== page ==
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The Path of Humility

Caravaggio and Carlo Borromeo


Anne H. Muraoka

The Path of Humility: Caravaggio and Carlo Borromeo establishes a fundamental relationship between the Franciscan humility of Archbishop of Milan Carlo Borromeo and the Roman sacred works of Caravaggio. This is the first book to consider and focus entirely upon these two seemingly anomalous personalities of the Counter-Reformation. The import of Caravaggio’s Lombard artistic heritage has long been seen as pivotal to the development of his sacred style, but it was not his only source of inspiration. This book seeks to enlarge the discourse surrounding Caravaggio’s style by placing him firmly in the environment of Borromean Milan, a city whose urban fabric was transformed into a metaphorical Via Crucis. This book departs from the prevailing preoccupation – the artist’s experience in Rome as fundamental to his formulation of sacred style – and toward his formative years in Borromeo’s Milan, where humility reigned supreme. This book is intended for a broad, yet specialized readership interested in Counter-Reformation art and devotion. It serves as a critical text for undergraduate and graduate art history courses on Baroque art, Caravaggio, and Counter-Reformation art.
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Chapter 7. Scaling the Ladder to the Divine with Bare Feet


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Tra devoto et profano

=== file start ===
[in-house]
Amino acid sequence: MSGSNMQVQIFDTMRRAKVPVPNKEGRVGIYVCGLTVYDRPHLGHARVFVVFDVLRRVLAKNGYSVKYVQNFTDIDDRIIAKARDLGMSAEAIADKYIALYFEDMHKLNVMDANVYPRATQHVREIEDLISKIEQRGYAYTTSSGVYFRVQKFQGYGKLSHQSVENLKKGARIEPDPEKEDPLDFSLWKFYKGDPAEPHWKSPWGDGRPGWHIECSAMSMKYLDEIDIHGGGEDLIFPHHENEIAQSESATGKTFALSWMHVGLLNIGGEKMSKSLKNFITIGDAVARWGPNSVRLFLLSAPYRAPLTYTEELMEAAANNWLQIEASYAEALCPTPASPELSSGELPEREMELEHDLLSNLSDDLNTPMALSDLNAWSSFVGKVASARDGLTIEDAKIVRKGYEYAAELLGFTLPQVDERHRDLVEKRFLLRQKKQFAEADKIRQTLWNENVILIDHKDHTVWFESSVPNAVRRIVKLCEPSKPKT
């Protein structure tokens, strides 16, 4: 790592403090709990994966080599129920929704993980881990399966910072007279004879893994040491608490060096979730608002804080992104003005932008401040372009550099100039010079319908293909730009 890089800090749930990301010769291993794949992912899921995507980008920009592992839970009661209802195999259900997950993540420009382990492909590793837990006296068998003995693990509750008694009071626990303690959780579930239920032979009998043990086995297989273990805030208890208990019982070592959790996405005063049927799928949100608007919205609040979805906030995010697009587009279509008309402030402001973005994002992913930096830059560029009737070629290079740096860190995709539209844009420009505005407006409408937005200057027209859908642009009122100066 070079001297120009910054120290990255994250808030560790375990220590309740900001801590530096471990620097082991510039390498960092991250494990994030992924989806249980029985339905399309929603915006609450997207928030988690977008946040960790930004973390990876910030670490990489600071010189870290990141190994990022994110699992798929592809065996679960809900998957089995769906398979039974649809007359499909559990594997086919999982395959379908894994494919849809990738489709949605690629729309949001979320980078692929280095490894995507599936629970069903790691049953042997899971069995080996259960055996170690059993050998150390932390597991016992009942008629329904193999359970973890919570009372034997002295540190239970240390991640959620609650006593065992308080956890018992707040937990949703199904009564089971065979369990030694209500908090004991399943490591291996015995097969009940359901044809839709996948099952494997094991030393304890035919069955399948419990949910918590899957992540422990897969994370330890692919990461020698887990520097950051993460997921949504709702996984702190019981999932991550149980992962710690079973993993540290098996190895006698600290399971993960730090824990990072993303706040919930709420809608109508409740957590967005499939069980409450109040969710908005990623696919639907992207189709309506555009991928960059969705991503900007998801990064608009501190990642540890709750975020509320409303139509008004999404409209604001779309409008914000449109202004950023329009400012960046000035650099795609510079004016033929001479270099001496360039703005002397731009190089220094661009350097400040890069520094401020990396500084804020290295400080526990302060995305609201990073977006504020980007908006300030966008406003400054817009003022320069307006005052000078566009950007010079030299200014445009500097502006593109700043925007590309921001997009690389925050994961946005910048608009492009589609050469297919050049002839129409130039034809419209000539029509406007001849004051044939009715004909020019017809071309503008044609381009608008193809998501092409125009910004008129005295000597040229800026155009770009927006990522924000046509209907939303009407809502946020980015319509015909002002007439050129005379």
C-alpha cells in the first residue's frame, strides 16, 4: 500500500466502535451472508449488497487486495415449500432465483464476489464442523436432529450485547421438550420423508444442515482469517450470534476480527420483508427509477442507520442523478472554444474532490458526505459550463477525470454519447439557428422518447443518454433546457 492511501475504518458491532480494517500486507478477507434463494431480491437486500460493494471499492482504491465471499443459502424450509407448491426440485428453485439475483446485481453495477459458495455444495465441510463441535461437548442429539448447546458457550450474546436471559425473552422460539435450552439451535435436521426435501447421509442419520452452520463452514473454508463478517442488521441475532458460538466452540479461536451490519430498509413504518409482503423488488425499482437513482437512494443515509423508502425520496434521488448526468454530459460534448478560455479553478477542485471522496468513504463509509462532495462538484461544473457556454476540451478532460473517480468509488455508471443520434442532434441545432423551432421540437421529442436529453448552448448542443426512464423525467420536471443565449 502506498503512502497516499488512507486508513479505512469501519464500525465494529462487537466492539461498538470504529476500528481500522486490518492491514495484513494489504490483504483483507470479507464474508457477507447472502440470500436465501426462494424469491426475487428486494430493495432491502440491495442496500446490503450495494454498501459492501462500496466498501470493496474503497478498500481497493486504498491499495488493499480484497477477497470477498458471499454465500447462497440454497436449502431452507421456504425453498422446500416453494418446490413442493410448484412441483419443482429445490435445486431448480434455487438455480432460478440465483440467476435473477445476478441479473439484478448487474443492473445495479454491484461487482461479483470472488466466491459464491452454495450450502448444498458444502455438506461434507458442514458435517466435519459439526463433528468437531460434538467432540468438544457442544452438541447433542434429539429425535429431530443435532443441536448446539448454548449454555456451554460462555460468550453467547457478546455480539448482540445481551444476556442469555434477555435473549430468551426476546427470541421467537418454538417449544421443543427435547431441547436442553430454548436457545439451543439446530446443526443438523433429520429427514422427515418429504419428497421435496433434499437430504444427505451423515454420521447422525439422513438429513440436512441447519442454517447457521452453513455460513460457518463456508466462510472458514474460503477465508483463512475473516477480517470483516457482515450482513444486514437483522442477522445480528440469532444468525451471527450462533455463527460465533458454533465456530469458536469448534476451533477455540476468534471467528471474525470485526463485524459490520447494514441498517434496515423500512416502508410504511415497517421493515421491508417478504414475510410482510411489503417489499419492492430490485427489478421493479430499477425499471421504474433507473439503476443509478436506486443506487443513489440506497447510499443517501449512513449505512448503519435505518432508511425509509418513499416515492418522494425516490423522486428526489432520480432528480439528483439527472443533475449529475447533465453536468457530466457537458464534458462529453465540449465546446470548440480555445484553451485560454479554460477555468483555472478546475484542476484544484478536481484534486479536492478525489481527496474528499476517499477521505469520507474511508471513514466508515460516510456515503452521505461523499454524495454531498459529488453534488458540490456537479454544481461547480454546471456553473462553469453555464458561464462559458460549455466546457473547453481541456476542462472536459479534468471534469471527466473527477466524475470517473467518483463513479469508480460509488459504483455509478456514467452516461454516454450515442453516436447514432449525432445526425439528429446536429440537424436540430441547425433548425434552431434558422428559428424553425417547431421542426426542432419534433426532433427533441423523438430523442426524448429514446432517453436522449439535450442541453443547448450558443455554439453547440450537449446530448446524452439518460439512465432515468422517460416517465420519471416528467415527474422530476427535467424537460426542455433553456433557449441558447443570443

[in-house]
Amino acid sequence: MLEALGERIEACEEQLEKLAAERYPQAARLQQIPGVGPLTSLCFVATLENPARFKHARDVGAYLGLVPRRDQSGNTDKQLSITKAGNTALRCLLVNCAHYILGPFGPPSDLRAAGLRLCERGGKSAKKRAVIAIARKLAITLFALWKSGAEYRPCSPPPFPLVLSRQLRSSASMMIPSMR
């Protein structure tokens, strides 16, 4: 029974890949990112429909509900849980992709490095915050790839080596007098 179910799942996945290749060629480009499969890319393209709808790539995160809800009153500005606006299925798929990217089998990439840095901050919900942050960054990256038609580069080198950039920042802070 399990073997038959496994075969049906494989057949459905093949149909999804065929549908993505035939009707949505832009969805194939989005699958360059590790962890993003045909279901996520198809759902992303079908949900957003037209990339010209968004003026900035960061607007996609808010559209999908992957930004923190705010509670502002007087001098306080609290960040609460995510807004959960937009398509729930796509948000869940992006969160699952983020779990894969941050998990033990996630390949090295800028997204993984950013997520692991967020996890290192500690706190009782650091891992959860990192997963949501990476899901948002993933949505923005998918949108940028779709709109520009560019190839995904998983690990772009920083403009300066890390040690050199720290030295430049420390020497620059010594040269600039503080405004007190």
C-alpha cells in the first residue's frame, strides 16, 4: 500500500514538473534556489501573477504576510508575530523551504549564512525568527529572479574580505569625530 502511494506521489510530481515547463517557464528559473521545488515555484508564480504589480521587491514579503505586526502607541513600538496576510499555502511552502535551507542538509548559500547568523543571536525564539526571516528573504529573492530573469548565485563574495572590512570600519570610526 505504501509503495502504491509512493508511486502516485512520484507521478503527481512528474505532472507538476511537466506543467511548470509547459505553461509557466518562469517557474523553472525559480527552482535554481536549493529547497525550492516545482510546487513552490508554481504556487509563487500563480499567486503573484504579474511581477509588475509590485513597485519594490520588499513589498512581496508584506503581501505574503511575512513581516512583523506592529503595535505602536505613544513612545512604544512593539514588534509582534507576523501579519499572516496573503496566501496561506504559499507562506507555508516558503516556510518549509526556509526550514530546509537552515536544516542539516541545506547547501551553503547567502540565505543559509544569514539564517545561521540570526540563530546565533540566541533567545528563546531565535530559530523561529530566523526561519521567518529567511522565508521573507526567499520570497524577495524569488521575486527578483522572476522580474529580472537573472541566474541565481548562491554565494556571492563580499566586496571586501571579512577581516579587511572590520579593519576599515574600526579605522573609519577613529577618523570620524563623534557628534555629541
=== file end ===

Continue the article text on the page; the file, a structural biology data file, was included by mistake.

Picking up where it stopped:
The profundity of Caravaggio’s Roman works, both public and private, points to an acute awareness of Franciscan thought, one I have suggested was filtered through the impression made on the young Caravaggio by Archbishop of Milan Carlo Borromeo. The artist’s sacred paintings are informed by the example of Saint Francis’s humility, piety, and love of nature, which was reinforced by the contemporary model of Carlo Borromeo, who emulated the saint in his humility, devotional practices, and belief in the edification of all, as God’s creatures. After Carlo’s death in 1584, his memory was perpetuated by his closest friends, including Paleotti, the Oratorians, and Caravaggio’s cardinal-patrons. Borromeo’s ideas and practices in modes of exterior devotion, particularly his reputation of meditating before realistic images, inflected Caravaggio’s formulation of a post-Tridentine sacred style: one that appeased the church and spoke to the emotions of all Christians—particularly the unlettered, general populace—through the intersection of devotion and art, or the sacred and profane.

The decree “On the Invocation, Veneration, and Relics of Saints, and on Sacred Images,” formulated at the twenty-fifth session of the Council of ← 239 | 240 → Trent, explicitly proscribed the exhibition of anything profane in sacred images. The decree’s generality, however, left a lot of room for expansion and clarification, which both Borromeo and Paleotti fulfilled in their respective treatises on sacred architecture and painting. The definition...

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